For some fun over the holiday season, why not try to figure out the complexity of winner detemination for the following games. I do not know if they have been considered before; I searched around a bit on the internet without finding them.
The first one is a generalization of a simplified version of the Yu-Gi-Oh! Trading Card Game. There are two players, each of whom has a set of cards, and each card has an "attack value" and a "defense value". All cards can be seen by both players. Players take turns, and when it's your turn, you select one of your own cards, and one of the opponent's cards such that the opponent's card's defense value is less than your card's attack value. That opponent's card is removed. If you cannot do this, you must "pass". Of course, you win if you can end up removing all your opponent's cards.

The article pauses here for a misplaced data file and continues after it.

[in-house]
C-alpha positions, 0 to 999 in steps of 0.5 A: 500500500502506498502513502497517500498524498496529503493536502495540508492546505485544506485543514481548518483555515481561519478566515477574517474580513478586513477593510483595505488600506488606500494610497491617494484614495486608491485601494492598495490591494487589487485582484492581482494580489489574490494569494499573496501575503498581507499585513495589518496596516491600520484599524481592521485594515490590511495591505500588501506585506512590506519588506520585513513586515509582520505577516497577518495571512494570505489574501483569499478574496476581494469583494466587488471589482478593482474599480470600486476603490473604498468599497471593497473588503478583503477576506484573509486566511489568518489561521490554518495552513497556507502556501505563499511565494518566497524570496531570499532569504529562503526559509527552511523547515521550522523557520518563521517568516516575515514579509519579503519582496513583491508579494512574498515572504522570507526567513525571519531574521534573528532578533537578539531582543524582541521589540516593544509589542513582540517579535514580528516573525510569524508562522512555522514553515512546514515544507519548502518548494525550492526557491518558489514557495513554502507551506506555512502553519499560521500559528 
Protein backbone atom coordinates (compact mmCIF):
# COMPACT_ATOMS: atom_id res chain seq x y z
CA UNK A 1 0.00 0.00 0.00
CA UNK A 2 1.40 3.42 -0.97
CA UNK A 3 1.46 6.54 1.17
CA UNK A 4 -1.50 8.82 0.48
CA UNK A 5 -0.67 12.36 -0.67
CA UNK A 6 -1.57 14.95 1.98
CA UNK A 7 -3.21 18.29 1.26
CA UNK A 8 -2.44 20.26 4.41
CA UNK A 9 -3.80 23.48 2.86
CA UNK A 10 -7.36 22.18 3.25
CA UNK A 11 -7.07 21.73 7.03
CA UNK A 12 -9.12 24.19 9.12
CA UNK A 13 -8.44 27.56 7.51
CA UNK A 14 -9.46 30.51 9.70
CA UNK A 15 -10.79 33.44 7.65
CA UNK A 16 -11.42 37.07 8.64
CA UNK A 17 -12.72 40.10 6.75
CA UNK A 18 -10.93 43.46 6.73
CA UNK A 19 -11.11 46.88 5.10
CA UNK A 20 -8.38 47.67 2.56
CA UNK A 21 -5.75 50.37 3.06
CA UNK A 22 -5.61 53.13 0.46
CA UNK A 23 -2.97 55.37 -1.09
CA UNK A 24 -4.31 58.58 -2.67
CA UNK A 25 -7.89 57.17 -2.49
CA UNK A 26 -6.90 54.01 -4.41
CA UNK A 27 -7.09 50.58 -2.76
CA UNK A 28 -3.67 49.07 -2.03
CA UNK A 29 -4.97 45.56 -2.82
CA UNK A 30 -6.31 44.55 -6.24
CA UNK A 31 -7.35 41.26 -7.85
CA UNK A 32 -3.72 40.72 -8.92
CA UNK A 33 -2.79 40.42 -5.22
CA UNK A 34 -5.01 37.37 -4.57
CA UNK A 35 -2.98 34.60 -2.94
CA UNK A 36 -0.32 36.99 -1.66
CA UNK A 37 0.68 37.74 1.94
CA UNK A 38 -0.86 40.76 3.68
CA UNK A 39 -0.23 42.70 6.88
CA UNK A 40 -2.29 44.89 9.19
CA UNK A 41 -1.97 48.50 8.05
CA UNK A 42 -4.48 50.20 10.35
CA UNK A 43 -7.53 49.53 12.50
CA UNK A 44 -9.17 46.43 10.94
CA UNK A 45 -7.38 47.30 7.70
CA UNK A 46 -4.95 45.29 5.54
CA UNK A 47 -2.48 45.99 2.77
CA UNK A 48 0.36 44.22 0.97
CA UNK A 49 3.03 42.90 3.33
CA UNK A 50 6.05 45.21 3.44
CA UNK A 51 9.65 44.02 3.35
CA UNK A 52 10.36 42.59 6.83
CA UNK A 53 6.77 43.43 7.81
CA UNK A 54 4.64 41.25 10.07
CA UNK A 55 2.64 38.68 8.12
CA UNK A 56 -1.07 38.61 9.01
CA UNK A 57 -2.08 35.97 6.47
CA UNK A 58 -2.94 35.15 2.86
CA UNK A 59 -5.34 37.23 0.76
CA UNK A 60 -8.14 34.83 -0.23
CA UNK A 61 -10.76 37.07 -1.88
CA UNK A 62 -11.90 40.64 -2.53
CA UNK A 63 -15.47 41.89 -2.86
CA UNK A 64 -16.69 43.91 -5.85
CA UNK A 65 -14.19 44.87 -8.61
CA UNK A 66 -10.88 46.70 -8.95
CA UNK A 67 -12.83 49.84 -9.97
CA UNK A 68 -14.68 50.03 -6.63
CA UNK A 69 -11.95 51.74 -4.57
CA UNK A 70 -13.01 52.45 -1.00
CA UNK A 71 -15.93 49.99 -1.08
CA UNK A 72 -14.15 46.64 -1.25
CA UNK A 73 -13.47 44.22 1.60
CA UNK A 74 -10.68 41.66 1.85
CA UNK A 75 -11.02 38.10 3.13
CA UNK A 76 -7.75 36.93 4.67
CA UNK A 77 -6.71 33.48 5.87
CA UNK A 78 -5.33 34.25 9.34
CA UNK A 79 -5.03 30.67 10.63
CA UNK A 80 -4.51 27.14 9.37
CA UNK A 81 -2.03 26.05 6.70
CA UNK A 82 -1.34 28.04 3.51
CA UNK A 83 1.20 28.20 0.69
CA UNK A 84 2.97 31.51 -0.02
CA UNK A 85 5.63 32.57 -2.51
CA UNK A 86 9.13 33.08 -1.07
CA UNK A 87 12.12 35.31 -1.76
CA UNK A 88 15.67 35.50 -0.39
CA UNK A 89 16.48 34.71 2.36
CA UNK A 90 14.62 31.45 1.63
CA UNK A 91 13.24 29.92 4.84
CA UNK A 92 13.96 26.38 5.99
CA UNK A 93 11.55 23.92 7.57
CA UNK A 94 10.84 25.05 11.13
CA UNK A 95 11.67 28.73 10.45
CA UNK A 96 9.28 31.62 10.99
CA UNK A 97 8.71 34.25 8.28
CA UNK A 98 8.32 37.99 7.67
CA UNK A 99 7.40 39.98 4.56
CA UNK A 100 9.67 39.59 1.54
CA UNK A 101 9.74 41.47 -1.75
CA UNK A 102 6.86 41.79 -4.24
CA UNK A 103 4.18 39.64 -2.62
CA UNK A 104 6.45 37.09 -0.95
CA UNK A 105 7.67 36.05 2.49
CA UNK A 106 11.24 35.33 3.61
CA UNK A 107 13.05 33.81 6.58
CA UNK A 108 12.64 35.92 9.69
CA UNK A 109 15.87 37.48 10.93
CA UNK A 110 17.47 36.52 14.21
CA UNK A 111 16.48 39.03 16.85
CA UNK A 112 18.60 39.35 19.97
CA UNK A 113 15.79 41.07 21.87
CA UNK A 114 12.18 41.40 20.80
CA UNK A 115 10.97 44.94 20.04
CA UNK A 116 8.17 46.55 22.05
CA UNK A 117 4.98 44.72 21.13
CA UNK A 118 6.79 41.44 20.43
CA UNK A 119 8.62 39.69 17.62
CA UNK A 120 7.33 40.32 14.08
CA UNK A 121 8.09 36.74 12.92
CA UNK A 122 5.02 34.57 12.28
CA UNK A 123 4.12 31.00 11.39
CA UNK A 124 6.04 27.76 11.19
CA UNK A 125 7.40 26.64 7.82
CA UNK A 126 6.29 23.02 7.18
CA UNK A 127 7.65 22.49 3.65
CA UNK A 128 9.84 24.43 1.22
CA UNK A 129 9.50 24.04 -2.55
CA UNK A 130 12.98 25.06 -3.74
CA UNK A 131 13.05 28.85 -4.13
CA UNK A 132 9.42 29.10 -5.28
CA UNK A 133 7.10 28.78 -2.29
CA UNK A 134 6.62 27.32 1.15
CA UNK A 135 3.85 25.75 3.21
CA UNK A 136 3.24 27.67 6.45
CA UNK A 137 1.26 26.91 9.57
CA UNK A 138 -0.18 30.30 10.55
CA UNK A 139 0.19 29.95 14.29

Here's a more general, abstract version. The game begins with a directed graph, and each vertex is labeled 1 or 2 (depending on which player the vertex belongs to). The meaning of an edge from vertex v to vertex w is: "vertex v can destroy vertex w". When it's your turn, you select an edge from one of your own vertices to one of the opponent's, and use it to destroy that opponent vertex. As before, you win if all opponent vertices get removed.
This graph based game is strictly more general that the previous game, in that not all graphs can be expressed using the "numbered cards" game. I suspect that it is PSPACE-complete, like generalized geography.
Here's another version that raises the level of mathematical abstraction just a little more. Combinatorial game theorists seem to like impartial games, and the following is an obvious impartial version of the previous version. Begin with a directed graph, this time with no labels on the vertices. Players take turns to select edges, and when an edge is selected, the "downstream" vertex is removed (along with all its other edges, of course). The player who removes the last remaining edge, wins. In contrast with the previous games, notice that in this version, one or other player must eventally win; there is no possibility of a draw.
Game theory and cool-kidology
28 minutes ago